I wish you a wonderful language week as we celebrate our language, identity and culture in Aotearoa. No matter where you are in your journey, I want to encourage you too to keep trying and not give up. Taumafai.

Top image: Jayne King (right) and Malama (left) with her dad, Reverend Maheu Papau at the Museum's Tuvalu Community Day.
Bottom image: Malama's dad, Reverend Maheu Papau.

Kelesoma Saloa

Community Coordinator & Guest Kaiako Auckland Museum

Kelesoma Saloa

Ko oi matou nei?

Mea nei se fesili e fakapulele mai faeloa i te mafaufau ia matou kola ne malaga mai nisi fenua. Kafai e kilo matou ki tino i motou tafa i konei Aukilani, e nofo faeloa matou o mafaufau ki te tulaga o matou i loto i te tokoukega o vaega tino valevale. Kofea matou i loto nei, e ofi matou i fea i loto nei? Read more.

Who are we?

This is a question that we as a migration group constantly ask ourselves unconsciously. As we look at our neighbors here in Auckland, we find ourselves in admiration of a diversified canvas where we search for our niche. Where are we in here, where do we fit in here? Read more.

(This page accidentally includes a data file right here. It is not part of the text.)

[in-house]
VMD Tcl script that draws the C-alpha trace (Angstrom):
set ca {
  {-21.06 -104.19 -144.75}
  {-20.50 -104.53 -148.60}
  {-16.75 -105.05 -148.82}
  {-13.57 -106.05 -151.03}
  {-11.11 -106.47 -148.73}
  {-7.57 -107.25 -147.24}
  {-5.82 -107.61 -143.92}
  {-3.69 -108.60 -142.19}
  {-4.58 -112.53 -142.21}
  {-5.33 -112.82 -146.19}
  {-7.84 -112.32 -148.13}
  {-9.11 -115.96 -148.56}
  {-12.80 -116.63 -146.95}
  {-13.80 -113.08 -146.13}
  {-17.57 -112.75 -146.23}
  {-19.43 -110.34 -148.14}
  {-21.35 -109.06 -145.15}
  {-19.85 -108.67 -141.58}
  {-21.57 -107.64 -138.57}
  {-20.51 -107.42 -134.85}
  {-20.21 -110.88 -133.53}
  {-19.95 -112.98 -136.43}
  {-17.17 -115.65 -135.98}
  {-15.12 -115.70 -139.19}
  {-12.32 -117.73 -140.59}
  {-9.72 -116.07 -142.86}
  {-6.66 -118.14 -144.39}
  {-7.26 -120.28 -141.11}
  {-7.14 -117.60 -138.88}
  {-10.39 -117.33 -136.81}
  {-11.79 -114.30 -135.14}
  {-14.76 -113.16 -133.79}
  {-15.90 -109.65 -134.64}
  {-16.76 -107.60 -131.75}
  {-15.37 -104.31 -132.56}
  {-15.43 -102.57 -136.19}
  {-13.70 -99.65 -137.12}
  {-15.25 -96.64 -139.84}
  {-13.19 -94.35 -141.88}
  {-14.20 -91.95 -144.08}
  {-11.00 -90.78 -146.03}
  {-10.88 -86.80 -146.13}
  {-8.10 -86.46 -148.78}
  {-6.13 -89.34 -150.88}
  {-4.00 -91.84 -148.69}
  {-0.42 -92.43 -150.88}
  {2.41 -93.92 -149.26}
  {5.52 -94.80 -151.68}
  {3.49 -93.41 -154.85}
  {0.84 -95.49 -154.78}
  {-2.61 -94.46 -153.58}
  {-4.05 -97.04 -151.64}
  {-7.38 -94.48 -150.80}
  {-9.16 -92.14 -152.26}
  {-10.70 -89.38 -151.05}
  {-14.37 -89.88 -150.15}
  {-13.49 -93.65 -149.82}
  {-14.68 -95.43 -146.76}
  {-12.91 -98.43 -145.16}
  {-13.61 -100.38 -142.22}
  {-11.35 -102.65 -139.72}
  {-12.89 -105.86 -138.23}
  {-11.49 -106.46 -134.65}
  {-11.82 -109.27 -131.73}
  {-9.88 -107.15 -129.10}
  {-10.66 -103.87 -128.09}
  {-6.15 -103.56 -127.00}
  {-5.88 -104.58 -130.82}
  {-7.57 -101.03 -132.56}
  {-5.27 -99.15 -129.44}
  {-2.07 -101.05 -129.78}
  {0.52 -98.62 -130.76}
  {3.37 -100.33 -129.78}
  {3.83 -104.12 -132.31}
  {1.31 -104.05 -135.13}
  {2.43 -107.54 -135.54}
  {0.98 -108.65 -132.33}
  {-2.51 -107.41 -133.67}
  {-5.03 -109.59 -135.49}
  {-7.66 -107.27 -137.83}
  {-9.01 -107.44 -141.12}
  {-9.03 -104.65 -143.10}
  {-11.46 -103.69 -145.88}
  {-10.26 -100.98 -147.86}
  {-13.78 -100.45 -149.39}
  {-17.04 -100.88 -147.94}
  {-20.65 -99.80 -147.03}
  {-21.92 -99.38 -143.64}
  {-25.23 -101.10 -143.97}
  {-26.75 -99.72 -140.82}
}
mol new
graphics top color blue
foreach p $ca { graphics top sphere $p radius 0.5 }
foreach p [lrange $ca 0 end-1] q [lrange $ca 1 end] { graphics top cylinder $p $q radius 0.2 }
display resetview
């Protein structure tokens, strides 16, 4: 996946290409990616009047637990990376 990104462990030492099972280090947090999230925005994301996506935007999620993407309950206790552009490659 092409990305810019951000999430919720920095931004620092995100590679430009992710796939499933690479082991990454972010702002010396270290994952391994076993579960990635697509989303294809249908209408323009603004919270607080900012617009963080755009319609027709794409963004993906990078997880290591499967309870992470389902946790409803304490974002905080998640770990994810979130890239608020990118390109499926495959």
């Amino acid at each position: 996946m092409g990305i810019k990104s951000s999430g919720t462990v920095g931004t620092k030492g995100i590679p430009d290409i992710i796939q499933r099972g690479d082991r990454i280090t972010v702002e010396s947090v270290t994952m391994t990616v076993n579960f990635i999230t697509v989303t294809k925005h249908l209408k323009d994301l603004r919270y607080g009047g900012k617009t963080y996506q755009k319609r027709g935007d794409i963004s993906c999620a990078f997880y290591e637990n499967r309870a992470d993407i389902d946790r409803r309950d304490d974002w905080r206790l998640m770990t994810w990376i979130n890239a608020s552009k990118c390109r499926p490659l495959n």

The art of kolose

Kolose is the Tuvaluan word for a unique form of crochet. A modern and innovative technique, kolose is used in creating Tuvaluan attire and ornamentations such as gatu kolose (crocheted tops) and petticoats used in dance and on special occasions, and wall hangings used in homes. The combination of patterns and colour schemes are highly distinctive of the kolose artform. This standout body of art works was acquired into the Museum’s collection in 2014.

The makers are members of Fafine Niutao I Aotearoa, an Auckland-based arts collective of women from Niutao, Tuvalu, established in 2012. The collective is committed to creating and sharing Tuvaluan art, and particularly to teach kolose to the young generation. This inspirational work led to their exhibition Kolose: The Art of Tuvalu Crochet at Mangere Arts Centre Ngā Tohu o Uenuku (2014), curated by Marama T-Pole and Kolokesa Mahina-Tuai. The exhibition also went on tour to Lake House Arts Centre (2014) and Pātaka Art Museum (2017).

Explore the art of kolose in the gallery below. Click on each image to learn the unique story behind each piece.

How ili (fans) are made

Auckland Museum holds an extensive collection of ili from Tuvalu. Here, Kelesoma Saloa describes how these intricate pieces are created.